Family Law

What are Legally Sufficient grounds for Divorce in Ohio?

Divorce is purely a matter of statute and each of the acceptable grounds for divorce in Ohio are fixed by statute. This means that you and your spouse cannot simply list whatever reasons you personally have for wanting the divorce in your Pro Se complaint and have the Court accept them. Rather, your complaint for divorce must list one or more legally sufficient grounds, enumerated under the applicable statute, and put on evidence of that ground at the hearing.

So, what are legally sufficient grounds in Ohio? Generally, any of the following will suffice:

1. Either party entering into a bigamous marriage

2. Willful absence of the adverse party for one year

3. Adultery (obviously!)

4. Extreme cruelty (carefully defined under statute)

5. Fraudulent contract (marriage is a contract, after all)

6. Any gross neglect of marital duty

7. Habitual drunkenness

8. Imprisonment of the adverse party in a state or federal prison when the petition is filed with the Court

9. Procurement of a divorce outside Ohio, by a husband or wife, by virtue of which the party who procured it is released from the obligations of the marriage, while such obligations remain binding upon the other party

10. On the application of either party, when husband and wife have, without interruption for one year, lived separate and apart without cohabitation

So there you go, now you know that “he is a jerk” will not suffice as legally sufficient grounds to state in your complaint. You must plead and prove one of statutorily enumerated grounds established by the Ohio Legislature to obtain a divorce.

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Do Grandparents Have the right to visit their grandchildren in Ohio?

Under current Ohio law, grandparents are permitted to petition the court for visitation rights with respect to their grandchildren. One would think that such a petition would not be necessary, but, unfortunately, more than we would like to think grandparents are prevented from seeing thier grandchildren. Quite frequently, grandparents turn to the courts in order to have the opportunity to spend time with their grandchildren. This often comes up as a problem when a couple divorces and whomever is chosen as the residential parent does not want his or her former in-laws to visit the children. Therefore, grandparents need to be aware that if the Court finds that it is in the child’s best interest to have visitation with his or her grandparents, they do have legal recourse. However, it must be noted that the Court is required to give some special weight to the wishes of the parents as to whether the grandparents are granted the right to certain visitation with the children. This does not mean that the parents wishes control the Court’s decision, but that if the parents feel strongly against visitation, the court must consider that fact. But even if the residential parent does not want to allow the visitation, the Court can , and often does, grant the visitation if it is in the best interest of the child. There are specific stautory provisions that cover the visitation rights of grandparents in Ohio, so you should seek the advice of counsel to determine if your case is worth pursuing.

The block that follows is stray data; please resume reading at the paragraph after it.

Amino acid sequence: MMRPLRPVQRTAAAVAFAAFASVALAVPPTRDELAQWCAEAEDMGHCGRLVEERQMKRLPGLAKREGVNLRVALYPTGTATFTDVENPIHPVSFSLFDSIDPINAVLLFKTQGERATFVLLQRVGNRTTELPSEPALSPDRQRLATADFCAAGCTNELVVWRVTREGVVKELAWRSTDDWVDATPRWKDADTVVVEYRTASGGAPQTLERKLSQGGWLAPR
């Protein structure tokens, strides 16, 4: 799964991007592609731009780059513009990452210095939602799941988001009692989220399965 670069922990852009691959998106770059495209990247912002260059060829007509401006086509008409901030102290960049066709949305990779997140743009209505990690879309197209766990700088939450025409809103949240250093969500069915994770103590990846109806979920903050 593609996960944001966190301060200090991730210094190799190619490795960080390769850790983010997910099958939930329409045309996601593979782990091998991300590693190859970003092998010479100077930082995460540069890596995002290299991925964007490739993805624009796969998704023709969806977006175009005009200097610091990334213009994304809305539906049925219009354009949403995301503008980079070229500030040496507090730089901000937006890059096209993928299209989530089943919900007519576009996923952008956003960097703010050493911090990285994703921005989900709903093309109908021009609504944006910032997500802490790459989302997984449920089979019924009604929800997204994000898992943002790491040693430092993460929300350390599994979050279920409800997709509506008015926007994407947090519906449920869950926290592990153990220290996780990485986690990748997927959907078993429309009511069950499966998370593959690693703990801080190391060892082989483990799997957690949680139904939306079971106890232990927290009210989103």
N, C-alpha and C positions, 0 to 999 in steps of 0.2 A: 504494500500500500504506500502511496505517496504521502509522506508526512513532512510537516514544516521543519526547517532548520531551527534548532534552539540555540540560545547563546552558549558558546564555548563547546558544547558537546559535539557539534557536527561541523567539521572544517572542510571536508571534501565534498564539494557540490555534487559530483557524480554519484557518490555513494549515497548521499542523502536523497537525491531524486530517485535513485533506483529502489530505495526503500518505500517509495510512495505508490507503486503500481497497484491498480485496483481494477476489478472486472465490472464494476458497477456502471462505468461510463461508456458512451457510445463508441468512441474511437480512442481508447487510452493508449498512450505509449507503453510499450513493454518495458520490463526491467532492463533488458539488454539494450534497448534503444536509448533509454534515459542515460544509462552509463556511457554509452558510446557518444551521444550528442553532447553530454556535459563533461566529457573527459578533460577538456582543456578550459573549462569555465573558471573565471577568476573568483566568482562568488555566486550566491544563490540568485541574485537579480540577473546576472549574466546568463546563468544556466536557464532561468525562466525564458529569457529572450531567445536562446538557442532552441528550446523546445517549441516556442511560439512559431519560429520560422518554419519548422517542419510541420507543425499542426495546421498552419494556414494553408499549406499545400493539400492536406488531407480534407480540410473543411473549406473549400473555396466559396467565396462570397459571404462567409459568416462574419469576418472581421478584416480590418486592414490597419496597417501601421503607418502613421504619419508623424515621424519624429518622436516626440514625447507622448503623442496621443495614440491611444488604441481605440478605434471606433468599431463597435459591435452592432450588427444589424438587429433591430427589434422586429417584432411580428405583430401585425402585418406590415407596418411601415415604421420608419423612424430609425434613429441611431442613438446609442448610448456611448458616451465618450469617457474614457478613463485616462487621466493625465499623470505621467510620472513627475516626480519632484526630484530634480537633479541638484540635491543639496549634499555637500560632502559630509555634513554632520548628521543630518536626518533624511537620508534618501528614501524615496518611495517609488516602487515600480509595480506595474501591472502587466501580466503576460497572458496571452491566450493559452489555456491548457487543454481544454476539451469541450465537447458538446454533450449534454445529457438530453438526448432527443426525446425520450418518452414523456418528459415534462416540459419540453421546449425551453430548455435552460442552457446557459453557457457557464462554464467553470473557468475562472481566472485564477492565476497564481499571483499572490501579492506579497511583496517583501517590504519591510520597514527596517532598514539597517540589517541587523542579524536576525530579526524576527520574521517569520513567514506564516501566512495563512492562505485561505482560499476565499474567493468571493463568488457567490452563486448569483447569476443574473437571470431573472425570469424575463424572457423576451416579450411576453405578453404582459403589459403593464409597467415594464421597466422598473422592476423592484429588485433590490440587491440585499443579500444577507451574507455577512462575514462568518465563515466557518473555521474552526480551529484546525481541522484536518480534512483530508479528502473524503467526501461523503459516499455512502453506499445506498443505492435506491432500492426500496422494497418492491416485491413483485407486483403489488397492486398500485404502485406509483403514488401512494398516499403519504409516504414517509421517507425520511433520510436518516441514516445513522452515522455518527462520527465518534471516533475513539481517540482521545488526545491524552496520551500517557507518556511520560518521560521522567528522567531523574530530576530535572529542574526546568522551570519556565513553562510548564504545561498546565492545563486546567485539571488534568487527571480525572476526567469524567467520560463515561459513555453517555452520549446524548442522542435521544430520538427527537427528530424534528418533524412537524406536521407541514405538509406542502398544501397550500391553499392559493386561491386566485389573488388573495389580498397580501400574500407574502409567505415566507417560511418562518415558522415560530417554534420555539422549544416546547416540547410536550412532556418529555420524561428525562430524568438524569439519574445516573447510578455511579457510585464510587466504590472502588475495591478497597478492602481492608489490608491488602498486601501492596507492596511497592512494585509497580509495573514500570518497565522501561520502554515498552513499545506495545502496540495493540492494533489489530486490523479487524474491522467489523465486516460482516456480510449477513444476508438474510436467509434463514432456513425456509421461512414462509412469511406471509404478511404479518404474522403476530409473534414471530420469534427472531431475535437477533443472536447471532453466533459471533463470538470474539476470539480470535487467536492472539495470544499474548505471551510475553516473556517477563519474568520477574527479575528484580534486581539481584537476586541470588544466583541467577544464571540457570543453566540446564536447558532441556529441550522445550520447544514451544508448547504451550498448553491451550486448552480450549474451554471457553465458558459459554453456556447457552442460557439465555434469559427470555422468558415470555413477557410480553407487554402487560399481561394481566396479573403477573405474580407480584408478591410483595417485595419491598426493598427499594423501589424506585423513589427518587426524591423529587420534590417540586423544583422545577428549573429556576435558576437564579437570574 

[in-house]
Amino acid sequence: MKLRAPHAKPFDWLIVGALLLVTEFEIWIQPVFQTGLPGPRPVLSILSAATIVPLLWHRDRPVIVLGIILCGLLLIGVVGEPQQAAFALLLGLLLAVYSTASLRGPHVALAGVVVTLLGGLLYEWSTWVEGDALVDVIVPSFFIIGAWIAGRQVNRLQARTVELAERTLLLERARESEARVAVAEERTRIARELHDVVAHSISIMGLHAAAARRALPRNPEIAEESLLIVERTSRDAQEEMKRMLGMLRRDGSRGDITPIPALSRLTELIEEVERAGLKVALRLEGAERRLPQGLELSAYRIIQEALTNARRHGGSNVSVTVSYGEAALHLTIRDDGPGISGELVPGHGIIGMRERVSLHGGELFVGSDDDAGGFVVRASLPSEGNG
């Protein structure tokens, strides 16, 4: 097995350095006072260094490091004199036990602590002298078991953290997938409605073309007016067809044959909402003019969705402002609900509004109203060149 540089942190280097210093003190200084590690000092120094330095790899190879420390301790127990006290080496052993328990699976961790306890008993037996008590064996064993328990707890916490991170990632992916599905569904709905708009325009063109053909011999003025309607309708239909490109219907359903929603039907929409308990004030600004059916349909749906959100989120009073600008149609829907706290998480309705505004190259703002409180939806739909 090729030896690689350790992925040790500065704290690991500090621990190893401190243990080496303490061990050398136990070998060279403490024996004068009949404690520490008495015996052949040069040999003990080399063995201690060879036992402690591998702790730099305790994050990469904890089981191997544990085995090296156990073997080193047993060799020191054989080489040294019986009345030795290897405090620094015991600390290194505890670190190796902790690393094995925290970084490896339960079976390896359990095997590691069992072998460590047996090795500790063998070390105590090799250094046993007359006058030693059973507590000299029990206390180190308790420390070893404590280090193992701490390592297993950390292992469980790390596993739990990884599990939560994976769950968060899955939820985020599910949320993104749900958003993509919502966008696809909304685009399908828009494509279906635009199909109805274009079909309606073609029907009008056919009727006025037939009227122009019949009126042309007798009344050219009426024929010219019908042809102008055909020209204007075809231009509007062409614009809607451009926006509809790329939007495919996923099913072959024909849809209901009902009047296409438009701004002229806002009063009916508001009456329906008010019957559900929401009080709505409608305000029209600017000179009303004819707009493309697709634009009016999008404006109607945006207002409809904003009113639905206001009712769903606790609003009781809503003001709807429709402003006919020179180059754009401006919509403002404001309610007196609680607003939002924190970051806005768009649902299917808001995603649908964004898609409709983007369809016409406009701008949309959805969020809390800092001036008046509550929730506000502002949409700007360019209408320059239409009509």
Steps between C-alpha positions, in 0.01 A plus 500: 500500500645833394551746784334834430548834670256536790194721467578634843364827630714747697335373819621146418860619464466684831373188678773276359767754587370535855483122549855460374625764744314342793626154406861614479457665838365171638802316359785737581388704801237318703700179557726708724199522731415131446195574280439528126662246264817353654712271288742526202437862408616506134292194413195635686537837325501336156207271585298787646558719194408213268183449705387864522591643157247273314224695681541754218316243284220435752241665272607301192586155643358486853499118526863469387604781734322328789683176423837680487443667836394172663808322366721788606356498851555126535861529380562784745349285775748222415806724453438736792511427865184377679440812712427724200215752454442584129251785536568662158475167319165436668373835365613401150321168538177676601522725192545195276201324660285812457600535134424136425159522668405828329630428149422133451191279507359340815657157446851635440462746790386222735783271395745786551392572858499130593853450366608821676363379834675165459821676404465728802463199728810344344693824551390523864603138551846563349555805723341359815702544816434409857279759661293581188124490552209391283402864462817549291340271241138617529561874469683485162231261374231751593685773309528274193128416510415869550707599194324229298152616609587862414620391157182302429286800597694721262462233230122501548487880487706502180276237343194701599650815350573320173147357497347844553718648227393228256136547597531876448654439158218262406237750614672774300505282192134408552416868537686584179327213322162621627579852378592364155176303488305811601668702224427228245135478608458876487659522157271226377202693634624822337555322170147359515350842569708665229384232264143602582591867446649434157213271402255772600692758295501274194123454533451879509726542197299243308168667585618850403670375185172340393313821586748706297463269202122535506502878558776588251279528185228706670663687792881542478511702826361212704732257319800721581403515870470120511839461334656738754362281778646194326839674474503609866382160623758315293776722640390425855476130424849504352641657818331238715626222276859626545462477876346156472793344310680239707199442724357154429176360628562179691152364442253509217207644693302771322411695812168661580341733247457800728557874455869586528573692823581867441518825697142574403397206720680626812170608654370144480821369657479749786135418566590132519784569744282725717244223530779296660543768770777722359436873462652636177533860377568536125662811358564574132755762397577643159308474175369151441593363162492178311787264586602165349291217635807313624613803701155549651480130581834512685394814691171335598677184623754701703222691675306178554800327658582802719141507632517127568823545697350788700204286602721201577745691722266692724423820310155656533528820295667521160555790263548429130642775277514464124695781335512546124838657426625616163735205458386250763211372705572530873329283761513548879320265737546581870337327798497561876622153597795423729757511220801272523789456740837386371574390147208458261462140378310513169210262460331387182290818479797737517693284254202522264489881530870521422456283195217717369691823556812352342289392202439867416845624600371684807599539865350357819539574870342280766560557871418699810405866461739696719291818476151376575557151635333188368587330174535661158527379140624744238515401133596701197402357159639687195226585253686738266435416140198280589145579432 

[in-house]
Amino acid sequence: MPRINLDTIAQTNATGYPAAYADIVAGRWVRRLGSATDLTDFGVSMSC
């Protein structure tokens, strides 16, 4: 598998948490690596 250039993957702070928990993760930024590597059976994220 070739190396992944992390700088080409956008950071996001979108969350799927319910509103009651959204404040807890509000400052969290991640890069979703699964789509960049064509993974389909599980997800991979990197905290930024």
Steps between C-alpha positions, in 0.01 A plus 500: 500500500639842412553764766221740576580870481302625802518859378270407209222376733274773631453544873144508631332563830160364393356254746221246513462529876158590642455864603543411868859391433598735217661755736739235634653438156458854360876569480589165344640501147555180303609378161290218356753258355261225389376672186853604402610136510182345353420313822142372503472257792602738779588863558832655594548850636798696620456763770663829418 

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Interim custody, attorney fees, spousal, and child support while a divorce case is pending in an Ohio Court

It is often the case that a couple that is going through a divorce has one of the spouses move out of the home, leaving the other spouse with primary custody of the children. The vacating spouse is often the breadwinner of the home, however. (after all, he or she has the funds to rent an apartment during the course of the divorce action). This can leave the remaining spouse in the home with the children and no source of (or not enough) income to continue to run the household and properly care for the children. So, what is that spouse to do? One answer is to file a motion with the court requesting that the other spouse be required to pay monthly child support until the final divorce decree is filed with the court. This temporary child support is but one example of “interim orders” that the court is empowered to issue while the divorce case is proceeding through litigation and until there is a final resolution to the case. Other interim orders that the court may grant include: (1) Temporary spousal support; (2) award one spouse sole occupancy of the marital residence; (3) award interim attorney fees for one of the spouse to be paid by the other spouse,among others. Therefore, when you speak with your attorney, be sure to bring up all financial concerns that you may have with filing for divorce and there may be a remedy available.

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OHIO County-Specific Divorce Requirements

Often, married couples that are divorcing want to make the process as quick and painless (and inexpensive) as possible. They have come to some sort of agreement as to division of real and personal property, alimony amounts (if any), who they want to be the residential parent, and so on. But, just as frequently, divorcing couples cannot come to an agreement as to one or more of the above issues. In the latter case, this would be a contested divorce. When the divorce is contested, attorneys first work to resolve these issues by way of settlement in order to avoid a trial.

However, many times couples are so at odds with one another that nothing is negotiable and a trial is the only way that a resolution to one of the common issues can be reached. The trial is not unlike a criminal trial in that witnesses will be called to present testimonial evidence and documents will entered as exhibits to prove whatever the party introducing the evidence wants to prove (e.g., that a retirement account or home should not be considered maritial property).